I’d surprised if there are any forests left to burn by 2050 if we don’t get our acts together.

  8. Yes Mike, but I think you’re overlooking something.

    Under global warming conditions, the forests will not grow back as they have in the past. Higher temperatures, less water and migrant pest species from lower latitudes or altitudes will slow if not stop regrowth after areas are burned.

    Of course you’re right that uncontrolled logging is worse than fire, at least at this point. And slash and burn agriculture in developing countries is the worst of both worlds.

  9. Mulga Mumblebrain says:

    And we know that, during the Australian ‘Millenium’ drought, which is now returning, ‘hazard reduction’ fires were often too dangerous to undertake, even in winter, because of the dryness of the bush. Of course, the Right, as they always do, lied through their teeth about this when the February 2009 megafire disaster took off 173 people in the most hideous manner, falsely blaming greens (what does the Bible say about ‘bearing false witness’?) for the fire intensity, being unprepared, as climate destabilisation denialists, to even comprehend, let alone accept, the reality of the climate and the weather. They were egged on by the Rightwing MSM, one august ‘organ’ (now about to go bust, perhaps as a sign of Divine retribution) even publishing a hideous diatribe from one of its hatemongers (an alumnus of the Murdoch excrescence)calling for ‘Greenies’ to be lynched.

  10. Lewis Cleverdon says:

    Mike – ” . . . after a fire, even a hot one, 85% of the site carbon remains, in the form of unburned boles, roots, surviving individuals and species, and charcoal soil amendments.”

    There’s a time frame factor you’re missing here. After a fire the dead boles and roots will rot, largely anaerobocally, giving a CH4 output with a CO2e value many times the combustion or aerobic decay equivalent.



  11. Joan Savage says:

    I agree! Well said!

    In further support of that, fire-adapted ecosystems have components such as soil fungi that retain nutrients on site and begin the rebuilding.

    Cutting a forest takes not only a massive amount of carbon off-site, it takes away micro-nutrients, and it bares the soil to heat and erosion, leaving the system poorer and less able to rebuild.

  12. Paul Klinkman says:

    I’ll add one more vote for “wow, is this report conservative!”

    Start with the loss of water. Wind storms are getting worse, and winds drive fires. Severe winds also fell more trees. With crazy climate, the trees are leafing earlier and are still getting their leaves singed by late frosts, or early ice storms are breaking off branches with leaves. The bugs are adapting to the new climates faster than trees and are eating up the trees one billion by one billion tree deaths, leaving all that vertical kindling for megafires. Finally, the cold fronts have more energy which means more lightning, which starts more fires.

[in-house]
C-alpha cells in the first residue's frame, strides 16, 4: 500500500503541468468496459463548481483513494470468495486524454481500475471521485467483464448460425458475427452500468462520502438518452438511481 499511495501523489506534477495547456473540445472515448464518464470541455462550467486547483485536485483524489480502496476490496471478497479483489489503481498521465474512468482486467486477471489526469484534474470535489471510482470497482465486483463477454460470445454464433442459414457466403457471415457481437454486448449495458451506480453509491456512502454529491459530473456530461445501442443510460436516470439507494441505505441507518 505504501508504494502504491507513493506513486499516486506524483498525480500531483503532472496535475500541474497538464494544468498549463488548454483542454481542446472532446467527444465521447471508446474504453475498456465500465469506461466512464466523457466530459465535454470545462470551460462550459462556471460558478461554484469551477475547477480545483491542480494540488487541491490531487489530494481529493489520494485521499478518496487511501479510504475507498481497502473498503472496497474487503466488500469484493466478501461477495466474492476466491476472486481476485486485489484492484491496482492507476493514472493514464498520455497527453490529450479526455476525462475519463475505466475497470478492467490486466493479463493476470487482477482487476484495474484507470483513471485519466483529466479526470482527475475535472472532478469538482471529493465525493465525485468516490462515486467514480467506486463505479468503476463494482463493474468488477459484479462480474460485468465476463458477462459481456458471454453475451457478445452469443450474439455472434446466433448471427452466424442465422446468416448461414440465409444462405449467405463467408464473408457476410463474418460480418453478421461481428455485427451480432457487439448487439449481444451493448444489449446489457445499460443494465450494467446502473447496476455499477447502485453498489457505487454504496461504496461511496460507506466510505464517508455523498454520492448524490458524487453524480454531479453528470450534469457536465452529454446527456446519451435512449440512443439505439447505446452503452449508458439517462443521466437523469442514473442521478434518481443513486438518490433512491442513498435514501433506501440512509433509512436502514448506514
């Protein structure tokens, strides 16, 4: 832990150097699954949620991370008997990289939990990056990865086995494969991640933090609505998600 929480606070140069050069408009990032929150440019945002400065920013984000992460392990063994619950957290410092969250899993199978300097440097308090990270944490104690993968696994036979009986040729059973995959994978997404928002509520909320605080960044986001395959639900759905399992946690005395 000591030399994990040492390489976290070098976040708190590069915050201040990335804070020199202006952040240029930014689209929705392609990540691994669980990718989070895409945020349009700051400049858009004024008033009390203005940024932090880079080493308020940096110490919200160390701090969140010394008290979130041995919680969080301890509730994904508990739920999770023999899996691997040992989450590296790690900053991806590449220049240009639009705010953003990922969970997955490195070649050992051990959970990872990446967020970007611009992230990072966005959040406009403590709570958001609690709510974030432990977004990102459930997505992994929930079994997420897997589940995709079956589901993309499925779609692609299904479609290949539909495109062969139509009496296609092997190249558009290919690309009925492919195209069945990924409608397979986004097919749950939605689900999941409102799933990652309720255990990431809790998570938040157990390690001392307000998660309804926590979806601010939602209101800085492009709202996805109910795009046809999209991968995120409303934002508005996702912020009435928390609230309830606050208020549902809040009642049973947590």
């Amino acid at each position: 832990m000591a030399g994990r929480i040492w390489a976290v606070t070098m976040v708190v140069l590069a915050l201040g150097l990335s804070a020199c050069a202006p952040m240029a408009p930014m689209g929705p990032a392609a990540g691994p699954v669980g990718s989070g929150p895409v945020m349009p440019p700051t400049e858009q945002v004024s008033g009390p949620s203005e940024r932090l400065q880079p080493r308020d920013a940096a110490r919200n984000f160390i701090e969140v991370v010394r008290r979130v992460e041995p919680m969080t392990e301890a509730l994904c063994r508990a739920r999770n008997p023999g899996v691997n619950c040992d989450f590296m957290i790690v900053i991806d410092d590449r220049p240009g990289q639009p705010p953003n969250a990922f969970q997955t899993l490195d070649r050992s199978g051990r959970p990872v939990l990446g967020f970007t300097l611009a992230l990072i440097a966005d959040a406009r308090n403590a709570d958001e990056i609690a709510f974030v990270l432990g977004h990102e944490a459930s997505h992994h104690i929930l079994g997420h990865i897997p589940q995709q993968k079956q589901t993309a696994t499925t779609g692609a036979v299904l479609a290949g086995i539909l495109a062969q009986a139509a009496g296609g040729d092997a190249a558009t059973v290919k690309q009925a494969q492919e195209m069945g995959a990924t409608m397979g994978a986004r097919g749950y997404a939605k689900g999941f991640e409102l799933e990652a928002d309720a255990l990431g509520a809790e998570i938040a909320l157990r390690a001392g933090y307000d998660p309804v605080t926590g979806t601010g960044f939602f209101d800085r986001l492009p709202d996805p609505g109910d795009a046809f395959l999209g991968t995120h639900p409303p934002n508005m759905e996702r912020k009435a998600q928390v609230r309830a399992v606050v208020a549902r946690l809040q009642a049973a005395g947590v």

All of this said, thousands of drone tankers will someday help put the fires out early. Of course if our human civilization had the planetary wealth for an armada of drone tankers, then it would have the planetary wealth to fight catastrophic climate change in the first place.

  13. Paul Klinkman says:

    Let’s be rigorous. Let’s trace the carbon, both from logging and after cool or hot fires. Somebody must have tried this as a science project.

    If the carbon is logged out of the forest, how much of the carbon goes into buildings? Is the slash burned for fuel or burned in bonfires just to get rid of the slash?

    When the wooden buildings are torn down, how much of the carbon winds up in a landfill, how much wood is recycled into other buildings, how much is thrown on some pile until it rots into methane and CO2, and how much is burned? Now, what parts of this long cycle could be cheaply tightened up?

    Now for the fire carbon cycle: If a hot fire leaves 85% of the carbon, in 100 years how much of that carbon is still sitting there as charred boles on the forest floor? What happened to the carbon?

    Also, what is the long-term effect of soot particles from that hot fire on the Greenland ice sheet?

  14. Mike Roddy says:

    Interesting, John. You probably also know that tree mortality (not counting logging) has tripled since 1970 in the US.

  15. Mike Roddy says:

    Answers to this are in the peer reviewed literature, Paul. I suggest you study the link I posted above and go to the sources at the end.

    IPCC doesn’t credit wood products for carbon sequestration, since they are merely replacing wood products that have decayed, doing nothing for our carbon budget. The 15% figure is accepted by forest carbon scientists- google the Ann Ingerson Wilderness Society analysis, or track down Mark Harmon’s work in the forestry literature.

  16. Mulga Mumblebrain says:

    You left out tropospheric ozone.

  17. Mulga Mumblebrain says:

    And around the planet. The struts of the web of life are fraying, one by one.

  18. Paul Klinkman says:

    Worse! I forgot the heat!

  19. Mulga Mumblebrain says:

    Then there are the repeated fires, far more frequent and intense than in the recent past few millennia (at least) that will destroy eco-systems.

  20. mike rich says:

    This all can be reduced to the fact that there are too many humans and not enough air,water and wildlife to sustain them.Today I read that Florida manatees are on the brink and stingrays are being eaten to near extinction in a hideous, war torn and hotter world.That is just recently.Please stop breeding…we need no more new humans.

  21. David Smith says:

    Are there any figures for wildfires worldwide in hectares destroyed over the past 50 years?